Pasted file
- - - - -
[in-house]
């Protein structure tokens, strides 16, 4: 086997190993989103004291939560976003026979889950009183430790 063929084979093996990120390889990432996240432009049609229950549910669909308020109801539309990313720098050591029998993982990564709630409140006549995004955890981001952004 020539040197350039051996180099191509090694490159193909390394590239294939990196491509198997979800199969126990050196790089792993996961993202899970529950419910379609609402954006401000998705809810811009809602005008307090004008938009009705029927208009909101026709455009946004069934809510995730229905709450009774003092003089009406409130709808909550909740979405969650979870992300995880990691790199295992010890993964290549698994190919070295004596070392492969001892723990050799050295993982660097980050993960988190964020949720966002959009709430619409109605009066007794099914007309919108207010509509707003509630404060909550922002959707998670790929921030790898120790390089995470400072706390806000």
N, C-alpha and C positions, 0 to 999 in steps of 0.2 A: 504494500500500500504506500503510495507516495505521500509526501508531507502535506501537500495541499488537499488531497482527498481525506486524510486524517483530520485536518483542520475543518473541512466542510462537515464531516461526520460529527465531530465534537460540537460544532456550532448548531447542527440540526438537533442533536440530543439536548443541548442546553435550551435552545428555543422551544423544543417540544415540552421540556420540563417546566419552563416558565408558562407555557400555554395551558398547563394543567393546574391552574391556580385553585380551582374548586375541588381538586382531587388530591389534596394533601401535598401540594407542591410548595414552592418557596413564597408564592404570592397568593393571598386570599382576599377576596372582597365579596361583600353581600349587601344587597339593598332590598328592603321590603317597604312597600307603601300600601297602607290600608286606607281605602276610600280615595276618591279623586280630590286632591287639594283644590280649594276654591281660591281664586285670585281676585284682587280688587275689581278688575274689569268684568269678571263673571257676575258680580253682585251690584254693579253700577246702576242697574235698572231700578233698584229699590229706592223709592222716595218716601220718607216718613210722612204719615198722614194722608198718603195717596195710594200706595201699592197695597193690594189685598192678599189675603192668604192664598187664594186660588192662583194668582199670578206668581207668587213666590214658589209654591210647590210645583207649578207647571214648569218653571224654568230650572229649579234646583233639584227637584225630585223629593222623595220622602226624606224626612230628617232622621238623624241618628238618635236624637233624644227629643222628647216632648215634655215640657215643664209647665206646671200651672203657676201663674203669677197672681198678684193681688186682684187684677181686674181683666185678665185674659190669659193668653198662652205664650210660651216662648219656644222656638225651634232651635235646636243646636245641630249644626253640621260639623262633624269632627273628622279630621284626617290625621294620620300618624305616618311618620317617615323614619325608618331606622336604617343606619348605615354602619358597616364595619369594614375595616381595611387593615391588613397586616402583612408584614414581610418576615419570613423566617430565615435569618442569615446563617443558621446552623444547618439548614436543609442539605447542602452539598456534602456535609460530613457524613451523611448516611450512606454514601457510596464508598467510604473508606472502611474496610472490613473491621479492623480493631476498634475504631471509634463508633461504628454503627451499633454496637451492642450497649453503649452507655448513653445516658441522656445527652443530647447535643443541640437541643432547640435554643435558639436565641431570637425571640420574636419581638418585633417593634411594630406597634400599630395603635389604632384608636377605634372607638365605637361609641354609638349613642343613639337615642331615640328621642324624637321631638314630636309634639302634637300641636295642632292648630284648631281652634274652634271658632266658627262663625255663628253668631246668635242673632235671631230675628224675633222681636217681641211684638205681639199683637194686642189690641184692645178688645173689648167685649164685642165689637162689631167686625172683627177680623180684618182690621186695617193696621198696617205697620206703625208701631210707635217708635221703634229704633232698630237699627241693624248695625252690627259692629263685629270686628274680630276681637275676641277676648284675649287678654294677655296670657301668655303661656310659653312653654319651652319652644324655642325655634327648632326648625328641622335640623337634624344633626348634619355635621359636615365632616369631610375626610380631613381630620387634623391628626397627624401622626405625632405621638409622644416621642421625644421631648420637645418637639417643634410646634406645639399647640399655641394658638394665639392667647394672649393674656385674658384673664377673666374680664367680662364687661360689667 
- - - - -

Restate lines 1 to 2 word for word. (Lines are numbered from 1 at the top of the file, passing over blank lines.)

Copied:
[in-house]
């Protein structure tokens, strides 16, 4: 086997190993989103004291939560976003026979889950009183430790 063929084979093996990120390889990432996240432009049609229950549910669909308020109801539309990313720098050591029998993982990564709630409140006549995004955890981001952004 020539040197350039051996180099191509090694490159193909390394590239294939990196491509198997979800199969126990050196790089792993996961993202899970529950419910379609609402954006401000998705809810811009809602005008307090004008938009009705029927208009909101026709455009946004069934809510995730229905709450009774003092003089009406409130709808909550909740979405969650979870992300995880990691790199295992010890993964290549698994190919070295004596070392492969001892723990050799050295993982660097980050993960988190964020949720966002959009709430619409109605009066007794099914007309919108207010509509707003509630404060909550922002959707998670790929921030790898120790390089995470400072706390806000």